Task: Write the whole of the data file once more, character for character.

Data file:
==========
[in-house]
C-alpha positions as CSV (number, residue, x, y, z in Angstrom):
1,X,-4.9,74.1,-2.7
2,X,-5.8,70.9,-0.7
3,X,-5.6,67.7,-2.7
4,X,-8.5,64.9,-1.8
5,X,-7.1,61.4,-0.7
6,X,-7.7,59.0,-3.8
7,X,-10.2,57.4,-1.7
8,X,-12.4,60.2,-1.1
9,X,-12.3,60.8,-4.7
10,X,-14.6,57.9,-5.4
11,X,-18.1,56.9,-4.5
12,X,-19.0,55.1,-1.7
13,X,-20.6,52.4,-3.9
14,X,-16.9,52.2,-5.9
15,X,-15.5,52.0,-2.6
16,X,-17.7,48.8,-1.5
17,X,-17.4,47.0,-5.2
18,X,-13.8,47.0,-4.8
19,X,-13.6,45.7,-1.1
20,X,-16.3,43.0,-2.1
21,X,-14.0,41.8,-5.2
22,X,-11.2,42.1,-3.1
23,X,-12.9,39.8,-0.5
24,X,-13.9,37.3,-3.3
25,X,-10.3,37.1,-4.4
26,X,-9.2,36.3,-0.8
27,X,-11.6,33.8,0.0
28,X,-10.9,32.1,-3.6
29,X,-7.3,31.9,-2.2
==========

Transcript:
[in-house]
C-alpha positions as CSV (number, residue, x, y, z in Angstrom):
1,X,-4.9,74.1,-2.7
2,X,-5.8,70.9,-0.7
3,X,-5.6,67.7,-2.7
4,X,-8.5,64.9,-1.8
5,X,-7.1,61.4,-0.7
6,X,-7.7,59.0,-3.8
7,X,-10.2,57.4,-1.7
8,X,-12.4,60.2,-1.1
9,X,-12.3,60.8,-4.7
10,X,-14.6,57.9,-5.4
11,X,-18.1,56.9,-4.5
12,X,-19.0,55.1,-1.7
13,X,-20.6,52.4,-3.9
14,X,-16.9,52.2,-5.9
15,X,-15.5,52.0,-2.6
16,X,-17.7,48.8,-1.5
17,X,-17.4,47.0,-5.2
18,X,-13.8,47.0,-4.8
19,X,-13.6,45.7,-1.1
20,X,-16.3,43.0,-2.1
21,X,-14.0,41.8,-5.2
22,X,-11.2,42.1,-3.1
23,X,-12.9,39.8,-0.5
24,X,-13.9,37.3,-3.3
25,X,-10.3,37.1,-4.4
26,X,-9.2,36.3,-0.8
27,X,-11.6,33.8,0.0
28,X,-10.9,32.1,-3.6
29,X,-7.3,31.9,-2.2